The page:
Radiation therapy physics
Preliminary evaluation of multifield and single-field optimization for the treatment planning of spot-scanning proton therapy of head and neck cancer
Spot-scanning proton therapy (SSPT) using multifield optimization (MFO) can generate highly conformal dose distributions, but it is more sensitive to setup and range uncertainties than SSPT using single-field optimization (SFO). The authors compared the two optimization methods for the treatment of head and neck cancer with bilateral targets and determined the superior method on the basis of both the plan quality and the plan robustness in the face of setup and range uncertainties.
Four patients with head and neck cancer with bilateral targets who received SSPT treatment in the authors' institution were studied. The patients had each been treated with a MFO plan using three fields. A three-field SFO plan (3F-SFO) and a two-field SFO plan (2F-SFO) with the use of a range shifter in the beam line were retrospectively generated for each patient. The authors compared the plan quality and robustness to uncertainties of the SFO plans with the MFO plans. Robustness analysis of each plan was performed to generate the two dose distributions consisting of the highest and the lowest possible doses (worst-case doses) from the spatial and range perturbations at every voxel. Dosimetric indices from the nominal and worst-case plans were compared.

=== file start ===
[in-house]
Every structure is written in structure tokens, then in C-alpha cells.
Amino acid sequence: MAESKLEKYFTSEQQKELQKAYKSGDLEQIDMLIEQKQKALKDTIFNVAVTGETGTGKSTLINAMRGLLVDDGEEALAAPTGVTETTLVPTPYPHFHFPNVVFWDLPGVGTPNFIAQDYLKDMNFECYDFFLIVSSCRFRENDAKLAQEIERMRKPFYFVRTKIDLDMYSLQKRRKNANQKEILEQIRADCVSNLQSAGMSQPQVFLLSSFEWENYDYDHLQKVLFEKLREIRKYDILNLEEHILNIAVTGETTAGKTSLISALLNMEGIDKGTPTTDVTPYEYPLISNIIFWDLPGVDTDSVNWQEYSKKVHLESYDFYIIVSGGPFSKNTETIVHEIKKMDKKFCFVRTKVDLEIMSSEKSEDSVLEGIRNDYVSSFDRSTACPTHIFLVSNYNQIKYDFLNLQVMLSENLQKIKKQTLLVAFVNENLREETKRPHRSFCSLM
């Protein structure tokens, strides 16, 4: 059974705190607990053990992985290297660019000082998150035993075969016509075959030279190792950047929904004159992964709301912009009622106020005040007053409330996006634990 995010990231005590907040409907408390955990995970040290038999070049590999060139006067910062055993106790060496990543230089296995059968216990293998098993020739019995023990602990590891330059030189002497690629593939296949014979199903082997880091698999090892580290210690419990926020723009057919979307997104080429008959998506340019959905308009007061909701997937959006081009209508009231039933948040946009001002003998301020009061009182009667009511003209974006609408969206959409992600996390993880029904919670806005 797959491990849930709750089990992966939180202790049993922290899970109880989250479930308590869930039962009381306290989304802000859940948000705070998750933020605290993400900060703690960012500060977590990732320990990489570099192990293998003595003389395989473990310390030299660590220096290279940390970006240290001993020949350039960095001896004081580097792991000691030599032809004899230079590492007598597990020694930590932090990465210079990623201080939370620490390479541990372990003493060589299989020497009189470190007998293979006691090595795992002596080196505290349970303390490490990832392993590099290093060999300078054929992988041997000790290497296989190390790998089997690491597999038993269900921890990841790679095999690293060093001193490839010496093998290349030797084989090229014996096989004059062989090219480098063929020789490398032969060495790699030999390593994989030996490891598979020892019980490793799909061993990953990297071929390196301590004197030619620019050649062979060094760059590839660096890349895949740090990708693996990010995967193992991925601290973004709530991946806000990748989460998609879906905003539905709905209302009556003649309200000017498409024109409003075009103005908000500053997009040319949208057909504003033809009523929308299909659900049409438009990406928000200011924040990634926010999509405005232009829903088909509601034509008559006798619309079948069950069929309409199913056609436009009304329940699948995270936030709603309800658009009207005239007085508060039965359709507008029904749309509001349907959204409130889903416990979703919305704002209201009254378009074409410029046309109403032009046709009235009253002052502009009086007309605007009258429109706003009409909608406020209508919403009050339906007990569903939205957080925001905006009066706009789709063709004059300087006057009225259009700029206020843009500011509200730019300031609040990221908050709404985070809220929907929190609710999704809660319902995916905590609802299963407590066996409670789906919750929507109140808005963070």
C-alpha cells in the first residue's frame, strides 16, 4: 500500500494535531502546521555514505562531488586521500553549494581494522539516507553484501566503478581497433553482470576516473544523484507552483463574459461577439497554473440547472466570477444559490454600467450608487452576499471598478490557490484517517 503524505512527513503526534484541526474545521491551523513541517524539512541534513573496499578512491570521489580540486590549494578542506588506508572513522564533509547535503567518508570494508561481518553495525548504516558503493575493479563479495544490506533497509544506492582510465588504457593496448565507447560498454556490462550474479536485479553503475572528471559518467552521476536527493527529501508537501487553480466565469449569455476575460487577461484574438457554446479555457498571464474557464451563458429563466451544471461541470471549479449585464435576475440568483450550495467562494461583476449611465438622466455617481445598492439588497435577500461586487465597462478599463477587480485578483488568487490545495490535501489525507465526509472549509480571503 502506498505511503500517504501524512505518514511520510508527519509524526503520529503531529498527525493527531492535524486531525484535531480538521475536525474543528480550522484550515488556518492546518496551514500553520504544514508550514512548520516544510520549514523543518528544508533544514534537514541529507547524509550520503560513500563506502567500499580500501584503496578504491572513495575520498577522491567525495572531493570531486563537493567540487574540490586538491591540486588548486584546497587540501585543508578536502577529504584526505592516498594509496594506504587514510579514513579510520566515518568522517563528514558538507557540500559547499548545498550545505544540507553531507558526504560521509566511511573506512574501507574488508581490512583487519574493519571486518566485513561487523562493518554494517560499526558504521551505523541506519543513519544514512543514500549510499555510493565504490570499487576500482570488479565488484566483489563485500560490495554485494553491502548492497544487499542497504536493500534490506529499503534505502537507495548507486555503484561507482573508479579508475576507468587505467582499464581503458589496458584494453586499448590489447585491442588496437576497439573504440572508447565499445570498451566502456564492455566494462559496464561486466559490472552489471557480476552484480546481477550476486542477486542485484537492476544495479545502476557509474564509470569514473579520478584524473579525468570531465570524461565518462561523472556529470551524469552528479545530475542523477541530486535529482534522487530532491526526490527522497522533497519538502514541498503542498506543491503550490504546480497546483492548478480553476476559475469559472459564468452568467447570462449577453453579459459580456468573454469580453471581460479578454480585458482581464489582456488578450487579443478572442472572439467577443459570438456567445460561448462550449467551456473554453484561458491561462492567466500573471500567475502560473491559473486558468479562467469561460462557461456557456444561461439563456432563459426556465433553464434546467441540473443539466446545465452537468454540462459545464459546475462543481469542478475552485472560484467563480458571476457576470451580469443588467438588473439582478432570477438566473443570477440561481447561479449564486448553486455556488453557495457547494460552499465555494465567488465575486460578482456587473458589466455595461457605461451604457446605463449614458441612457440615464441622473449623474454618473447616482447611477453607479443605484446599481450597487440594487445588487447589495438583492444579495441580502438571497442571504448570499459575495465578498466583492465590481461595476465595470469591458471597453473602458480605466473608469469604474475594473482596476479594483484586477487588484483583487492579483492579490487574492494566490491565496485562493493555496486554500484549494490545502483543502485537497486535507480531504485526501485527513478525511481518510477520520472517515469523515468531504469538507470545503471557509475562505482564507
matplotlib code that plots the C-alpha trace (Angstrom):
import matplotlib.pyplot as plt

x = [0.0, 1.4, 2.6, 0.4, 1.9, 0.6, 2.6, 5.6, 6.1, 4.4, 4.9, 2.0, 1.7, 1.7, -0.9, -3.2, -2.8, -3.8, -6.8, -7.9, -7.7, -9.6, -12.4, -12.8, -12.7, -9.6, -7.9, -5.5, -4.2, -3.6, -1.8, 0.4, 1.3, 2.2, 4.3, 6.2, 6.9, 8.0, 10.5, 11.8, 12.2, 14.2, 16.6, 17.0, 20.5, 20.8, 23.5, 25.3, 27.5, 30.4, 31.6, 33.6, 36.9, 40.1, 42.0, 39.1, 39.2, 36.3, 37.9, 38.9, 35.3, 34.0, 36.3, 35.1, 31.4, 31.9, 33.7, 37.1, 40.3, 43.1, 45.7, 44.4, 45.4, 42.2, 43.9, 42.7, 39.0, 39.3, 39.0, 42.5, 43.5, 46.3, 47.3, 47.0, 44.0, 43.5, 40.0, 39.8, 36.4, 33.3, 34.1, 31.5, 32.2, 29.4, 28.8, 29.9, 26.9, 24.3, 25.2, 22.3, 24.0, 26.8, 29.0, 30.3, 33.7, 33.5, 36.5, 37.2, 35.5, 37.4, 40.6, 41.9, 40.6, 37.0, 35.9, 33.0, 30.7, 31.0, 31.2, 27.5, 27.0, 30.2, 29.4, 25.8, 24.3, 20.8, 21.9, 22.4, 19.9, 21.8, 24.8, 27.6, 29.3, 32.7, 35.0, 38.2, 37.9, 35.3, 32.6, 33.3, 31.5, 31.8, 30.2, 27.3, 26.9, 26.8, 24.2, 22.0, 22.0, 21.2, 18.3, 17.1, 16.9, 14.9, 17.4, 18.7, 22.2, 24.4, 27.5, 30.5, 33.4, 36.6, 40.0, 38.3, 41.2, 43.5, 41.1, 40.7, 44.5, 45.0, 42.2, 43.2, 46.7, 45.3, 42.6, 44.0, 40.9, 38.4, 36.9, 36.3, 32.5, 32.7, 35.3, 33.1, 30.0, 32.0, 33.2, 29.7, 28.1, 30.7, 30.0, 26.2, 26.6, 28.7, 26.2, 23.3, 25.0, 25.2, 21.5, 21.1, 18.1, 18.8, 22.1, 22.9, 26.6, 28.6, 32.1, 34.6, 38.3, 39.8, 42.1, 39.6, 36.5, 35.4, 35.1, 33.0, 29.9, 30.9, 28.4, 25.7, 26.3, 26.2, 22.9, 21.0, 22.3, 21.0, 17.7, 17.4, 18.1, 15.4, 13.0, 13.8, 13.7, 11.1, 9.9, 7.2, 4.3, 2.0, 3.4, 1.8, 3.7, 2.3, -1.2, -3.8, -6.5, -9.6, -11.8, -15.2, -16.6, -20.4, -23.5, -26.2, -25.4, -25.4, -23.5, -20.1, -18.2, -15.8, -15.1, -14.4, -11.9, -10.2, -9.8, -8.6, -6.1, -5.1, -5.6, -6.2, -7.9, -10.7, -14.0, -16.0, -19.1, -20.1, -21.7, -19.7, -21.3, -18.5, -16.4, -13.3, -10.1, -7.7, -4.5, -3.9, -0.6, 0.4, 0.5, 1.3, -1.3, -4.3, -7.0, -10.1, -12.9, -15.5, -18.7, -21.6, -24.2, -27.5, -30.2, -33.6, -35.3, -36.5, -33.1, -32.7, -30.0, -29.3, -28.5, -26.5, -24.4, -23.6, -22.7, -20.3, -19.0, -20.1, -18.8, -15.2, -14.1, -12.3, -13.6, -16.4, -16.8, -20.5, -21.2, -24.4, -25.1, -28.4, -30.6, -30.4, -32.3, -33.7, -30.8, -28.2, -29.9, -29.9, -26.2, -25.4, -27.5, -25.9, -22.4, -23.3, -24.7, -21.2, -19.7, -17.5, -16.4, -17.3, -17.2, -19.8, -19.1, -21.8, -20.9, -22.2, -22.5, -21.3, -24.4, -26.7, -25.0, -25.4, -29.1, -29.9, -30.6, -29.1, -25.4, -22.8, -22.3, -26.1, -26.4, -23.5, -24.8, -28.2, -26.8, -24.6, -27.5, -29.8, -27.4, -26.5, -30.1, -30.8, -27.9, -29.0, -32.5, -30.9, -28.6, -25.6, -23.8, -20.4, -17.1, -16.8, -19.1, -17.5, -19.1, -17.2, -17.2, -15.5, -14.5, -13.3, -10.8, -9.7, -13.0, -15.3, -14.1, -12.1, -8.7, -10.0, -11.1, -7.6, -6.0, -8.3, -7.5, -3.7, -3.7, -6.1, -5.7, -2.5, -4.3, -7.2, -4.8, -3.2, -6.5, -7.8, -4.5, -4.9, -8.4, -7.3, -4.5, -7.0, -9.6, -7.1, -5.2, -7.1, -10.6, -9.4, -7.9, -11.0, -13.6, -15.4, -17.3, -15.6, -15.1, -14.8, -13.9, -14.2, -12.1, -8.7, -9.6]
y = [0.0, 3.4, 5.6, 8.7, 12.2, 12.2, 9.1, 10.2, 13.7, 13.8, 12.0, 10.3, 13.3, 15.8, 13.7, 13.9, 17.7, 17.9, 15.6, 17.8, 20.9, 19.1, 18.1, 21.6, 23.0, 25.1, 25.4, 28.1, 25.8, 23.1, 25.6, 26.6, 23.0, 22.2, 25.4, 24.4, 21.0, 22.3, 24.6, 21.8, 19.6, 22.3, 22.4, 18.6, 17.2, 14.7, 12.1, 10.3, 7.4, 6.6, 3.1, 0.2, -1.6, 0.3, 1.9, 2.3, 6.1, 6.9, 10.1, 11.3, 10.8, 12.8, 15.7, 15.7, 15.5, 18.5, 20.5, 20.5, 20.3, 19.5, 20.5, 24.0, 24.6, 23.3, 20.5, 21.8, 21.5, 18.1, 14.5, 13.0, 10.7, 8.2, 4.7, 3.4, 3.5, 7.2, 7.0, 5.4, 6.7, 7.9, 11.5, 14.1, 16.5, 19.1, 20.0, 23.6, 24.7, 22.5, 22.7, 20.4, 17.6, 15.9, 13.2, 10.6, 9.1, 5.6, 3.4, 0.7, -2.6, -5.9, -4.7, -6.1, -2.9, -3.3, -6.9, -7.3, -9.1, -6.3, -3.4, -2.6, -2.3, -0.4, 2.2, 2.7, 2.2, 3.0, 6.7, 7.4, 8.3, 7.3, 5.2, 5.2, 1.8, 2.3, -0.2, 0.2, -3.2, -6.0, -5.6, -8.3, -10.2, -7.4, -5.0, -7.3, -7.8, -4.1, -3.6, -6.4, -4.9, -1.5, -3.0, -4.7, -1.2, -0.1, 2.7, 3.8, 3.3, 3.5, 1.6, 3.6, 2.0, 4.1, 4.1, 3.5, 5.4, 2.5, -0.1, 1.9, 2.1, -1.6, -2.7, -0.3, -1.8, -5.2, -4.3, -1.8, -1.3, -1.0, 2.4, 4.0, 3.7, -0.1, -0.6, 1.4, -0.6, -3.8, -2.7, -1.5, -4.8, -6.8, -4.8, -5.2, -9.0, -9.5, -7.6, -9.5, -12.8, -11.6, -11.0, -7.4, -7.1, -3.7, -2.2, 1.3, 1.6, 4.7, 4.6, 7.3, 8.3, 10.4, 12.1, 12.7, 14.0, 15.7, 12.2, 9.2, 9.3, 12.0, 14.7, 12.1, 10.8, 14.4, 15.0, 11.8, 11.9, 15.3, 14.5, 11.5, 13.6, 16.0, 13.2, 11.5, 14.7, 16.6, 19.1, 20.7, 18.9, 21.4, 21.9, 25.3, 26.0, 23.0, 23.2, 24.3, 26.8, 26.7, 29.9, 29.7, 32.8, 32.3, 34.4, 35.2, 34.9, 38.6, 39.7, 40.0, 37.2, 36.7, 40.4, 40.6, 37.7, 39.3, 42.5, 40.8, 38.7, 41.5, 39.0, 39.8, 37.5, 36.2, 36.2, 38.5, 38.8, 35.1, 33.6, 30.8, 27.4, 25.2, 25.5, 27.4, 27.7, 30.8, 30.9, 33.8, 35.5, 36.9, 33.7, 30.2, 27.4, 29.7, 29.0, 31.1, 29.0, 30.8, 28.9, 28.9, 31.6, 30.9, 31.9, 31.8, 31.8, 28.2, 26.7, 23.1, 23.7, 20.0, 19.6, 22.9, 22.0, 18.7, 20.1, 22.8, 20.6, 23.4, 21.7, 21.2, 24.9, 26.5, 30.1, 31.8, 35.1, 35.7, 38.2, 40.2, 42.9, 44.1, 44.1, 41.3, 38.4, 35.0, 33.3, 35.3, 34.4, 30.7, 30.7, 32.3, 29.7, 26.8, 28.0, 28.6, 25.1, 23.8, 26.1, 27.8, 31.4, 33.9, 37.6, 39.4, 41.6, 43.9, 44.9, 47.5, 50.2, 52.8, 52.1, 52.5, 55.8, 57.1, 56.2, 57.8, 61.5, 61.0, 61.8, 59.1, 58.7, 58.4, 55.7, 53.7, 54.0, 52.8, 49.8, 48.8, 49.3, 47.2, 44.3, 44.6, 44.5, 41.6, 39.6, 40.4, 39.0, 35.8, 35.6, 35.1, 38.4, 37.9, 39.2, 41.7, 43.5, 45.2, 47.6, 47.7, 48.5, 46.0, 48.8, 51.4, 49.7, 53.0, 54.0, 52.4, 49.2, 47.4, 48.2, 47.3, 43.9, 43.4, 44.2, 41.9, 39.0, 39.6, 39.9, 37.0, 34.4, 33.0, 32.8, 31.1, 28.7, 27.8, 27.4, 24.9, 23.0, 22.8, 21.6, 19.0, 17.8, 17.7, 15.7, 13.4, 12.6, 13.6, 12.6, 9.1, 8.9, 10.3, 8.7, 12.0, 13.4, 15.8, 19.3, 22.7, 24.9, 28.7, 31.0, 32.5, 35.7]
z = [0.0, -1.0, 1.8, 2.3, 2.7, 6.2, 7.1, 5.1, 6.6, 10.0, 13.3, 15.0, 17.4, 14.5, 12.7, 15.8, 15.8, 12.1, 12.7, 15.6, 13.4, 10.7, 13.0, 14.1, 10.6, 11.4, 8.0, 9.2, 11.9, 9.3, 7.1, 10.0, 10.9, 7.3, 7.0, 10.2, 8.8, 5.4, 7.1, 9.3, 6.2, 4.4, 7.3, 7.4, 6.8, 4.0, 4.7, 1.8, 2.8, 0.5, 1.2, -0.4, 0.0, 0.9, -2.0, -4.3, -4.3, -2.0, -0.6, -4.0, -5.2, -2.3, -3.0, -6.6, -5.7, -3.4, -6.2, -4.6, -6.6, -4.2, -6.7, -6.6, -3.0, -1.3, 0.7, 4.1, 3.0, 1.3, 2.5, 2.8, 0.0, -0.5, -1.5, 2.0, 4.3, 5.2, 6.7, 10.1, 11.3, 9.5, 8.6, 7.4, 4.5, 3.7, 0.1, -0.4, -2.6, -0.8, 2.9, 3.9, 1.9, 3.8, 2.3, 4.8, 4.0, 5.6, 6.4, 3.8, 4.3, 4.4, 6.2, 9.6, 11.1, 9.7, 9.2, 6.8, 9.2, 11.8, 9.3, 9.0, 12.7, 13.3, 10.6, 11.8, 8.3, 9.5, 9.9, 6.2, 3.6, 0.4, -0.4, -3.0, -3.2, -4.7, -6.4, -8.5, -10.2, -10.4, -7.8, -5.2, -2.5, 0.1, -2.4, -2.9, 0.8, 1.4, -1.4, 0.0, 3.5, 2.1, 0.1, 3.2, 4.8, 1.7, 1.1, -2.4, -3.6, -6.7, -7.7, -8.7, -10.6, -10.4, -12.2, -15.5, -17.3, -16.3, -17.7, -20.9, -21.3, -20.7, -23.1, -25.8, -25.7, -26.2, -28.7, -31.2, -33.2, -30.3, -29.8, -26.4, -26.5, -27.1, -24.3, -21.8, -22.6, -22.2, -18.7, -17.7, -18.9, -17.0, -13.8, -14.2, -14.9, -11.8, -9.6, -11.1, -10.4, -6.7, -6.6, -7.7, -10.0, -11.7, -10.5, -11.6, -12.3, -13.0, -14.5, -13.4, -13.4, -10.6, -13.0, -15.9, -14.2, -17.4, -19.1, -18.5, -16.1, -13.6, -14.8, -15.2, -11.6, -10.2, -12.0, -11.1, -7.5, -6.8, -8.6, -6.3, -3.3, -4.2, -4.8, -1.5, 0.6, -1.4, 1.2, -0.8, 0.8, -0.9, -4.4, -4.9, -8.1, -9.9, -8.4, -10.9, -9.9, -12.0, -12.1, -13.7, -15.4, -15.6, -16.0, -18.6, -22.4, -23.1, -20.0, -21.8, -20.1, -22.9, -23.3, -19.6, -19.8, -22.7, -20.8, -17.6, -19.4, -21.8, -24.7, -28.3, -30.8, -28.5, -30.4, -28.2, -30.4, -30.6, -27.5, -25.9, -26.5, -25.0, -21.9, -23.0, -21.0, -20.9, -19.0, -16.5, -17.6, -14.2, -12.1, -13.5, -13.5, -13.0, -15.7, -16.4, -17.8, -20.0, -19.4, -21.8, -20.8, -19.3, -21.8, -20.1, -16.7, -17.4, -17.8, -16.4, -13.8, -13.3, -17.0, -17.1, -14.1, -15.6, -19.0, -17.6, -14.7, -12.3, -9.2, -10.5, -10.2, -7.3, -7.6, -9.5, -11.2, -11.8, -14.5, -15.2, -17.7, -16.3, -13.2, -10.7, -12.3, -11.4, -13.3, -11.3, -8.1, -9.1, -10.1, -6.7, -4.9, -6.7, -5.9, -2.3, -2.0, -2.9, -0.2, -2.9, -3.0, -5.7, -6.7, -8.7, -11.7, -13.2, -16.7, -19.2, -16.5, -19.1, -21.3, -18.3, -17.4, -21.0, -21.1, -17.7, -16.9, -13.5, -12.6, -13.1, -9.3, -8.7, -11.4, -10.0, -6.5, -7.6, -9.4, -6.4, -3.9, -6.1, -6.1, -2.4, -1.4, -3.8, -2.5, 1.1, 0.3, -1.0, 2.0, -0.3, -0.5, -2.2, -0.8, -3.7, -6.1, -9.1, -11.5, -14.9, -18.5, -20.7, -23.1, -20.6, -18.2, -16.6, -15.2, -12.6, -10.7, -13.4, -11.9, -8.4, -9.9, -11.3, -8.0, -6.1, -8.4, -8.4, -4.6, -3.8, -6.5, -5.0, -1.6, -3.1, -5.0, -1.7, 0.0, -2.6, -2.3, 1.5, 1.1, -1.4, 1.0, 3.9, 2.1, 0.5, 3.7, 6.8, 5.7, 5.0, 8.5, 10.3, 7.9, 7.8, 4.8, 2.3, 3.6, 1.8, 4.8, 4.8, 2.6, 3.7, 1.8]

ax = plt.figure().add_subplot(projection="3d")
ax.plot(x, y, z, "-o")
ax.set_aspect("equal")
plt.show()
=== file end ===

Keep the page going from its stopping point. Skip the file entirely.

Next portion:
The 3F-SFO plans generally yielded D95 and D5 values in the targets that were similar to those of the MFO plans. 3F-SFO resulted in a lower dose to the oral cavity than MFO in all four patients by an average of 9.9 Gy, but the dose to the two parotids was on average 6.7 Gy higher for 3F-SFO than for MFO. 3F-SFO plans reduced the variations of dosimetric indices under uncertainties in the targets by 22.8% compared to the MFO plans. Variations of dosimetric indices under uncertainties in the organs at risk (OARs) varied between organs and between patients, although they were on average 9.2% less for the 3F-SFO plans than for the MFO plans. Compared with the MFO plans, the 2F-SFO plans showed a reduced dose to the parotids for both the nominal dose and in the worst-case scenario, but the plan robustness in the target of the 2F-SFO plans was not notably greater than that of the MFO plans.
Compared with MFO, 3F-SFO improves plan robustness in the targets but degrades dose sparing in the parotids in both the nominal and worst-case scenarios. Although 2F-SFO improves parotid sparing compared with MFO, it produces little improvement in plan robustness. Therefore, considering its tolerable target coverage and sparing of OARs in worst-case scenarios, the authors recommend MFO as the planning method for the treatment of head and neck cancer with bilateral targets.